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Why Kyrie Irving gets exactly what he deserves

“Kyrie made a personal choice and we respect her individual right to choose,” Marks said in a statement. “Currently, the choice limits his ability to be a full-time member of the team, and we will not allow any member of our team to participate with part-time availability. It is imperative that we continue to build the chemistry in team and stay true to our long-established values ​​of unity and sacrifice. “

Which one is, exactly, which should happen. And shows that vaccination mandates are working. (New York has a vaccination mandate for people entering gyms, which includes the Barclays Center, where Irving and the Nets play.)

Let’s review how we got there.

On Nets media day last month, Irving refused to disclose his vaccination status, saying he “would like to keep it all private.” Earlier this month, while still not revealing his vaccine status, Irving tweeted this: “I am protected by God and my people too. We are united.
In an attempt to further clarify his position, sources “with knowledge of Kyrie’s state of mind” told The Athletic’s Shams Charania that Irving is “not anti-vaccine and his position is that he is upset that people are losing their jobs because of the vaccination warrants. … For him, this is a fight bigger than the one on the ground and Irving challenges a perceived control of society and peoples’ livelihoods.

Which one, uh, what? Like, go read those sentences again. It literally makes no sense.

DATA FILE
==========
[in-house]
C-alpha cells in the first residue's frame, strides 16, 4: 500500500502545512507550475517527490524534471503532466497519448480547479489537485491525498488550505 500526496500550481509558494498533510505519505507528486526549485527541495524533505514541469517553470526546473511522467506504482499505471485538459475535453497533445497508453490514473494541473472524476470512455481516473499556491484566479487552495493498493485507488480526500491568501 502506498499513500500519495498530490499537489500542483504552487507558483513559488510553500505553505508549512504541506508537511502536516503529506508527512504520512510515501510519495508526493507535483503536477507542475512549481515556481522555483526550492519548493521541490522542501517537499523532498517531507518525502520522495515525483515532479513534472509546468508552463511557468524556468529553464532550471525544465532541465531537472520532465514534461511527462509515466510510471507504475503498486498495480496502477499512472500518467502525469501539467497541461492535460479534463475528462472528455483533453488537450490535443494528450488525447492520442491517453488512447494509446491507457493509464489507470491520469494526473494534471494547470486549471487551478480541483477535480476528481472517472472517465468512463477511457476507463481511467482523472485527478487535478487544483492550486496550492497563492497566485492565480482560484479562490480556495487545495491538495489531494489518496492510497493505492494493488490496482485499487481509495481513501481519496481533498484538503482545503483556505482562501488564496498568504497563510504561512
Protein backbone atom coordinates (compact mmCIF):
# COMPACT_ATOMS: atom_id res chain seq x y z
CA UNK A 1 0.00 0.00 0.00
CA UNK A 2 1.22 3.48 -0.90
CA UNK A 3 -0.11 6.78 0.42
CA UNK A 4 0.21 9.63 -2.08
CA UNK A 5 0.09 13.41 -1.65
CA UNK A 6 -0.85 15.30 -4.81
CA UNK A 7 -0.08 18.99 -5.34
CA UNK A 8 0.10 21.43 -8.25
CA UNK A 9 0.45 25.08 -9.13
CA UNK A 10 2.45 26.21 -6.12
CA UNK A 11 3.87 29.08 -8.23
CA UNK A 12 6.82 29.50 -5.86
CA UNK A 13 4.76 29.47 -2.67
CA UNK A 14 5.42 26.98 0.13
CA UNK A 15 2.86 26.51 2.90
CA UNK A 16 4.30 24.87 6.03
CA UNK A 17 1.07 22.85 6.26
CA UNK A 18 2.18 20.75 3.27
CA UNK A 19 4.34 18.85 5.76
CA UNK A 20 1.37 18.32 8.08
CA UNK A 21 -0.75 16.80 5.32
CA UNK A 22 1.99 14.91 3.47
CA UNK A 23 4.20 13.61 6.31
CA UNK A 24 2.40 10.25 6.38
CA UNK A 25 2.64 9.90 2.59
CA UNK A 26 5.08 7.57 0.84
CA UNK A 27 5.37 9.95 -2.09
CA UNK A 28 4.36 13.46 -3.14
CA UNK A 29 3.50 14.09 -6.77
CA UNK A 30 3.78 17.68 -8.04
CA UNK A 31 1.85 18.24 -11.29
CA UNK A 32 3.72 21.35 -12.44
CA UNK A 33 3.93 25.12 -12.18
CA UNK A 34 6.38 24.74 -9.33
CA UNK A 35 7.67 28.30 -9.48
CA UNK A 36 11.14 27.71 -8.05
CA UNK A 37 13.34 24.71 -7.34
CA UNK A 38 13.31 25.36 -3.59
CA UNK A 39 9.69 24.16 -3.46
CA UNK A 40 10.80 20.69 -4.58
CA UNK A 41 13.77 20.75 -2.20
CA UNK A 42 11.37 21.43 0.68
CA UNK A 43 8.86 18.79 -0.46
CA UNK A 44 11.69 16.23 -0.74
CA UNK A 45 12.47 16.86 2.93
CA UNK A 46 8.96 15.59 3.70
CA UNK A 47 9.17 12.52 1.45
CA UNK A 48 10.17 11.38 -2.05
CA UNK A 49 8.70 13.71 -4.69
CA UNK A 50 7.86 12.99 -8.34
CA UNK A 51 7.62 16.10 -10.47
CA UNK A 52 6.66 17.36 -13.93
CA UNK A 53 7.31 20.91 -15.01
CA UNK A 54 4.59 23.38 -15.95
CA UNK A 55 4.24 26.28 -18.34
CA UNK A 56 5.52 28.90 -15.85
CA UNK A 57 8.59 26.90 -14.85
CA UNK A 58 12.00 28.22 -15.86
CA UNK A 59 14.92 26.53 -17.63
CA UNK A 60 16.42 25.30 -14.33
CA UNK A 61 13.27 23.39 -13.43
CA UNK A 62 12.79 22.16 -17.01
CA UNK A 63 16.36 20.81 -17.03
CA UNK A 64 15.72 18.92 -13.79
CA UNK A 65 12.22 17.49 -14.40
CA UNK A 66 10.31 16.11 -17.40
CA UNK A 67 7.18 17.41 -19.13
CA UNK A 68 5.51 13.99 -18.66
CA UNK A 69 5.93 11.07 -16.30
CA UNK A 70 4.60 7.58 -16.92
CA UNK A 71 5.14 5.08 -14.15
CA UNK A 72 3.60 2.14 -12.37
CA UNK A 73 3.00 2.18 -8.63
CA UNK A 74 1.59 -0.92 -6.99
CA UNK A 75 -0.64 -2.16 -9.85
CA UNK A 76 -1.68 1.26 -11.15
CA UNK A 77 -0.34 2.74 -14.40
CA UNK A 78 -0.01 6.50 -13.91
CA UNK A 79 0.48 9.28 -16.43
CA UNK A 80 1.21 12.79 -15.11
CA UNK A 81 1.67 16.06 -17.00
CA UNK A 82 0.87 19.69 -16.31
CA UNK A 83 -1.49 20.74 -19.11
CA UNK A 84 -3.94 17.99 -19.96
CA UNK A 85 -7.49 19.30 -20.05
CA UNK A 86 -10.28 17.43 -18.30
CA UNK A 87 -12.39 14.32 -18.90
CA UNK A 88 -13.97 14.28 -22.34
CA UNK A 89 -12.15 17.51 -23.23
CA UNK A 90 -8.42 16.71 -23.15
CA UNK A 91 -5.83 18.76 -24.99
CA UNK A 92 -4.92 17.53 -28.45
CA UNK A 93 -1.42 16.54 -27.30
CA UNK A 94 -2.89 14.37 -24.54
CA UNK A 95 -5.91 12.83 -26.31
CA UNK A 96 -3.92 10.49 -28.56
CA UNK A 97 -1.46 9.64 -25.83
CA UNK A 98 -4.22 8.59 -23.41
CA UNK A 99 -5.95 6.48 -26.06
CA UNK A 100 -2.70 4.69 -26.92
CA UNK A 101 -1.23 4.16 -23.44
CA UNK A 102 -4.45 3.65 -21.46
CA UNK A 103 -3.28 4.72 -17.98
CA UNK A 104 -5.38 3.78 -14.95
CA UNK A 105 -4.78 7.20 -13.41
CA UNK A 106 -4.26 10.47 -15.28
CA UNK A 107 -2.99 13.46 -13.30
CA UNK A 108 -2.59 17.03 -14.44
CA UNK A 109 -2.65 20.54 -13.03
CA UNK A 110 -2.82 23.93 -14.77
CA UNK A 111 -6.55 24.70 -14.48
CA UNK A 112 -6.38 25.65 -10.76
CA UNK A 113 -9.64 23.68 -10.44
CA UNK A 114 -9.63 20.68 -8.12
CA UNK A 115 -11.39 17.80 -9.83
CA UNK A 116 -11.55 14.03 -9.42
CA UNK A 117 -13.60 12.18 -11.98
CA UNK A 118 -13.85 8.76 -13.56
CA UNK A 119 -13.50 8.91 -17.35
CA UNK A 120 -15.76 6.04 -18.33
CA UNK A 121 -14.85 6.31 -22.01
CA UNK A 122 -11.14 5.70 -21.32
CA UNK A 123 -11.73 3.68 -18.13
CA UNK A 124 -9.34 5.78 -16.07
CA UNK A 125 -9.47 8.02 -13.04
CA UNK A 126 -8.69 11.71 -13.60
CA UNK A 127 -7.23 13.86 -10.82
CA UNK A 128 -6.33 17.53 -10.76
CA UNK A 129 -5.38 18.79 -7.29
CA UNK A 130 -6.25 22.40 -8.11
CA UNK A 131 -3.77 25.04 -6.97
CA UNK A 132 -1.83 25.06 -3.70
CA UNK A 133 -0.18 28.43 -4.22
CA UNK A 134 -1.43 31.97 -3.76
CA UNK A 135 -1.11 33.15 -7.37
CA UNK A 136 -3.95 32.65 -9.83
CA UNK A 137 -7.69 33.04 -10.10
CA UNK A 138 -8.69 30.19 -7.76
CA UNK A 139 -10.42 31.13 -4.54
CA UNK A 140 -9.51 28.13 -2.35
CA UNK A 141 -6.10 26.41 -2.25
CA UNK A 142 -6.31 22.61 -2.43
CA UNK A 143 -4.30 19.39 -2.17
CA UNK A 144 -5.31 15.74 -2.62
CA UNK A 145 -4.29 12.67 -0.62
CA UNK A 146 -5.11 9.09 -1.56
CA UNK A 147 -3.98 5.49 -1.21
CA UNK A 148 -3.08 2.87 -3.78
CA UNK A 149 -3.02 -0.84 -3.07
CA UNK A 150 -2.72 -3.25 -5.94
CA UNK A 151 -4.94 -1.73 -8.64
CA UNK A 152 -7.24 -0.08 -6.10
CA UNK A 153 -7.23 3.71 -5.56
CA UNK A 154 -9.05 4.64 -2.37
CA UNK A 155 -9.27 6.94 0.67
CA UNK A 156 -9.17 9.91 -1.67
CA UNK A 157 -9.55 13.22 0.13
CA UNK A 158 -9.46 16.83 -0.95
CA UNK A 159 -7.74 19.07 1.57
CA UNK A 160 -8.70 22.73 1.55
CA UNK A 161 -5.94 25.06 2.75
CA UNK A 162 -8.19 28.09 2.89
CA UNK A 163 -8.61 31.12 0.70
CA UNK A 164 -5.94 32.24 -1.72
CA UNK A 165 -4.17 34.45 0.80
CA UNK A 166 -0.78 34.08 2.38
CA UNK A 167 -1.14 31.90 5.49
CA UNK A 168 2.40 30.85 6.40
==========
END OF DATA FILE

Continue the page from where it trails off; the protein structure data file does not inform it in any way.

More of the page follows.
Because Irving apparently refuses to be vaccinated – and because of New York’s ban on unvaccinated people from entering gyms – he was going to be banned from playing in any of the 41 home games the Nets have. play in Brooklyn as well as on the Two Roads games they play in Manhattan at Madison Square Garden.

Marks on Tuesday took another step to say Irving won’t play or train at all with the team – unless and until he gets the shot, again noting that Irving had made a “personal choice … which restricts his ability to be a full-time member of the team.”

And it is there.

Irving has the right to choose not to be vaccinated – although vaccines are overwhelmingly successful in preventing hospitalizations and deaths from Covid-19, and a fully vaccinated (or close to) society is our only real one. chance to completely return to normal in this country.

But given what we know about the contagiousness of Covid-19 and the serious threat unvaccinated people pose to themselves and others, the Nets – and society in general – have a right to say that you simply cannot be a part of who they are. Make. Because actions have consequences. And while you can choose to do whatever you want with your body, you also have to accept that your choice could very well negatively affect other parts of your life.

If we’ve learned anything from this long and painful pandemic, it’s that we’re all connected. When a person makes a bad choice, it’s not just their bad choice. It’s a bad choice that, left alone, could have bad consequences for people trying to do the right thing.

This is why the decision of Marks and the Nets is perfect. Irving made his choice. Now he has to live with the consequences.

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